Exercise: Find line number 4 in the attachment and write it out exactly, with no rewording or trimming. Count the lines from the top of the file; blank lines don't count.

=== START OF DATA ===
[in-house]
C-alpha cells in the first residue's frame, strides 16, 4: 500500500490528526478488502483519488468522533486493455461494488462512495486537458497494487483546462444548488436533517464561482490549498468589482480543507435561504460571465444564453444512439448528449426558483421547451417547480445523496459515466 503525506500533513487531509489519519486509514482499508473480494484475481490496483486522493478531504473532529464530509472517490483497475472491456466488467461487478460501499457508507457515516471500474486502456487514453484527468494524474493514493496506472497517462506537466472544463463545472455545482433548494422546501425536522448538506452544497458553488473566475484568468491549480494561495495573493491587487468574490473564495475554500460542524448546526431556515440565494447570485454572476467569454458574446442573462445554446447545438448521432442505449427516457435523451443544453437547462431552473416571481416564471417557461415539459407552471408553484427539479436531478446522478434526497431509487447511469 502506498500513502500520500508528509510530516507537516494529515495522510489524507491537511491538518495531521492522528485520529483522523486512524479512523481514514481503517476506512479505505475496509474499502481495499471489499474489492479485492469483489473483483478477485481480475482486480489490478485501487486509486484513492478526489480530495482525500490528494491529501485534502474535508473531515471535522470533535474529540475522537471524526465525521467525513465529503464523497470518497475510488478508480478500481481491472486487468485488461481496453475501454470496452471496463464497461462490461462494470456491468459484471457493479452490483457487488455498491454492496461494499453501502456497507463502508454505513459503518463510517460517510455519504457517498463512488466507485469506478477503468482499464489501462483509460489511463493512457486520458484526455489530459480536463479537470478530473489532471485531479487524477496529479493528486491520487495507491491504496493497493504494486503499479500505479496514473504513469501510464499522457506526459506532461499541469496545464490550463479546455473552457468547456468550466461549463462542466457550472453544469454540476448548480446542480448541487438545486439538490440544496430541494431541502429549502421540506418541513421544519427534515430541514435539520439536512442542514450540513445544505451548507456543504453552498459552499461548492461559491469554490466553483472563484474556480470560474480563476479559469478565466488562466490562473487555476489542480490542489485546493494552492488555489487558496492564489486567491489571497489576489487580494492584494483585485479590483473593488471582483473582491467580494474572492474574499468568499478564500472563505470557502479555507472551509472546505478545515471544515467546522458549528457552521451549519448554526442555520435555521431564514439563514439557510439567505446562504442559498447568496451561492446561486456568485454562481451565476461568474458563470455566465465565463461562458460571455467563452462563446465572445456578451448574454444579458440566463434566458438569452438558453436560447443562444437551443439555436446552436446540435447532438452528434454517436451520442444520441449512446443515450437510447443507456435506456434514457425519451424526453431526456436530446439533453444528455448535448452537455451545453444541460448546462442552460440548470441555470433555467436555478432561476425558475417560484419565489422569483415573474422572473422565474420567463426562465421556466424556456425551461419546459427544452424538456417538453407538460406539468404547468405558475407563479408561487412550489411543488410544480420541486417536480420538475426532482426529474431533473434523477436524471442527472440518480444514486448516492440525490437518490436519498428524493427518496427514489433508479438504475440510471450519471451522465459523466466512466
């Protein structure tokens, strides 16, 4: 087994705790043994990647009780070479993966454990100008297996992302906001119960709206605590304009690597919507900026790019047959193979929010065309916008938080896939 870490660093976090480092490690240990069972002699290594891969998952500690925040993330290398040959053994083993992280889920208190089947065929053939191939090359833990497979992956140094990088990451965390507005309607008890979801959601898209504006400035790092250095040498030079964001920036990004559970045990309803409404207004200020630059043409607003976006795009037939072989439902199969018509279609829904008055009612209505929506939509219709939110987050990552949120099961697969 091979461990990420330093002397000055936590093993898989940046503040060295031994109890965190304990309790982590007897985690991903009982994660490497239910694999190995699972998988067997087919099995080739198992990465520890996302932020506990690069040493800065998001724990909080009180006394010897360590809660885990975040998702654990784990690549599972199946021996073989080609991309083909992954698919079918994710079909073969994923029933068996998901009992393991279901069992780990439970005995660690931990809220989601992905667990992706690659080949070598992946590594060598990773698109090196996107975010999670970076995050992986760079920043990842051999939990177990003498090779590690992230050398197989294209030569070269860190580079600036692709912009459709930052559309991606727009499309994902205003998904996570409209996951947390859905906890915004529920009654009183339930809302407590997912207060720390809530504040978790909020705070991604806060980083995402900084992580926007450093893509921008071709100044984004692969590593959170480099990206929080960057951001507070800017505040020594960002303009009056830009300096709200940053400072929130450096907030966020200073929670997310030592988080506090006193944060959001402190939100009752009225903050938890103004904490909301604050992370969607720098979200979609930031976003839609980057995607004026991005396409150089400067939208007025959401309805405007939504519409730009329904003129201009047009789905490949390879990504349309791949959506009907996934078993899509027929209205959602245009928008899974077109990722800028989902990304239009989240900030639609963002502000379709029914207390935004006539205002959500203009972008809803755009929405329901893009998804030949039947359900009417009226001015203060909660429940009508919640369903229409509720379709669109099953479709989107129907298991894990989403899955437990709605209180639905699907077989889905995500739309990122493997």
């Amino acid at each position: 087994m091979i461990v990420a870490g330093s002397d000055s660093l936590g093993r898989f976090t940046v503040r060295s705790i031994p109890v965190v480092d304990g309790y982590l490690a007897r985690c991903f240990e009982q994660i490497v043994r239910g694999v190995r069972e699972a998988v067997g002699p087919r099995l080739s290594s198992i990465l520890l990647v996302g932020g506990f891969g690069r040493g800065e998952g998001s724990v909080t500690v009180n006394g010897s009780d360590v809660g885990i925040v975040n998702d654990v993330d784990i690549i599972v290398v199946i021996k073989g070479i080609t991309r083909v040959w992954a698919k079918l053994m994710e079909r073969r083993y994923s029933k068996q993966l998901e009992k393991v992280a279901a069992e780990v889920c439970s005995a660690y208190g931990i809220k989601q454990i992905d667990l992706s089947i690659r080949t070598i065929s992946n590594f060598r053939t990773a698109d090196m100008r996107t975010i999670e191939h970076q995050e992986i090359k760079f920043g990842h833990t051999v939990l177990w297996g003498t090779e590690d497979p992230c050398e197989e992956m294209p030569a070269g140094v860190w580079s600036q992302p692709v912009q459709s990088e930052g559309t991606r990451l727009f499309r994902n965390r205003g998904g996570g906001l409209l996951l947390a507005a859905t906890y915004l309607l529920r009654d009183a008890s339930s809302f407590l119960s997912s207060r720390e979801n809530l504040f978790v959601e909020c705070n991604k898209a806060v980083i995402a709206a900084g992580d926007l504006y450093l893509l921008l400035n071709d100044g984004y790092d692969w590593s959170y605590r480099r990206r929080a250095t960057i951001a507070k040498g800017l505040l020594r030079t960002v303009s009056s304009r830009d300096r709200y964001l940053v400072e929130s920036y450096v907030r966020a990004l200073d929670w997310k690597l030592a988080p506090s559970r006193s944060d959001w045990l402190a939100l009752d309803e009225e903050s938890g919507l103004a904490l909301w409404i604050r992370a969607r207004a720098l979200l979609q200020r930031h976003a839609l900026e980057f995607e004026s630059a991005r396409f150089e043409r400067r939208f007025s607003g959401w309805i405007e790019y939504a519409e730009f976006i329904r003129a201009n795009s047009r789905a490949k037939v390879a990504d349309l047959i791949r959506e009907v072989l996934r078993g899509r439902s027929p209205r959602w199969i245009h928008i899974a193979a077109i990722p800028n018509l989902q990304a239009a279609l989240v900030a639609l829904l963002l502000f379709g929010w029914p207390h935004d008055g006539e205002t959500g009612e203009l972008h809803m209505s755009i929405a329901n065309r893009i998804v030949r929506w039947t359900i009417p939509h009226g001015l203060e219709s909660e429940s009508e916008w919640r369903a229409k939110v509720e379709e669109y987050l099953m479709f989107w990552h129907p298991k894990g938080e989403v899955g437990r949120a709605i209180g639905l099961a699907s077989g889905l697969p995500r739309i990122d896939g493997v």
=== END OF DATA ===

């Amino acid at each position: 087994m091979i461990v990420a870490g330093s002397d000055s660093l936590g093993r898989f976090t940046v503040r060295s705790i031994p109890v965190v480092d304990g309790y982590l490690a007897r985690c991903f240990e009982q994660i490497v043994r239910g694999v190995r069972e699972a998988v067997g002699p087919r099995l080739s290594s198992i990465l520890l990647v996302g932020g506990f891969g690069r040493g800065e998952g998001s724990v909080t500690v009180n006394g010897s009780d360590v809660g885990i925040v975040n998702d654990v993330d784990i690549i599972v290398v199946i021996k073989g070479i080609t991309r083909v040959w992954a698919k079918l053994m994710e079909r073969r083993y994923s029933k068996q993966l998901e009992k393991v992280a279901a069992e780990v889920c439970s005995a660690y208190g931990i809220k989601q454990i992905d667990l992706s089947i690659r080949t070598i065929s992946n590594f060598r053939t990773a698109d090196m100008r996107t975010i999670e191939h970076q995050e992986i090359k760079f920043g990842h833990t051999v939990l177990w297996g003498t090779e590690d497979p992230c050398e197989e992956m294209p030569a070269g140094v860190w580079s600036q992302p692709v912009q459709s990088e930052g559309t991606r990451l727009f499309r994902n965390r205003g998904g996570g906001l409209l996951l947390a507005a859905t906890y915004l309607l529920r009654d009183a008890s339930s809302f407590l119960s997912s207060r720390e979801n809530l504040f978790v959601e909020c705070n991604k898209a806060v980083i995402a709206a900084g992580d926007l504006y450093l893509l921008l400035n071709d100044g984004y790092d692969w590593s959170y605590r480099r990206r929080a250095t960057i951001a507070k040498g800017l505040l020594r030079t960002v303009s009056s304009r830009d300096r709200y964001l940053v400072e929130s920036y450096v907030r966020a990004l200073d929670w997310k690597l030592a988080p506090s559970r006193s944060d959001w045990l402190a939100l009752d309803e009225e903050s938890g919507l103004a904490l909301w409404i604050r992370a969607r207004a720098l979200l979609q200020r930031h976003a839609l900026e980057f995607e004026s630059a991005r396409f150089e043409r400067r939208f007025s607003g959401w309805i405007e790019y939504a519409e730009f976006i329904r003129a201009n795009s047009r789905a490949k037939v390879a990504d349309l047959i791949r959506e009907v072989l996934r078993g899509r439902s027929p209205r959602w199969i245009h928008i899974a193979a077109i990722p800028n018509l989902q990304a239009a279609l989240v900030a639609l829904l963002l502000f379709g929010w029914p207390h935004d008055g006539e205002t959500g009612e203009l972008h809803m209505s755009i929405a329901n065309r893009i998804v030949r929506w039947t359900i009417p939509h009226g001015l203060e219709s909660e429940s009508e916008w919640r369903a229409k939110v509720e379709e669109y987050l099953m479709f989107w990552h129907p298991k894990g938080e989403v899955g437990r949120a709605i209180g639905l099961a699907s077989g889905l697969p995500r739309i990122d896939g493997v």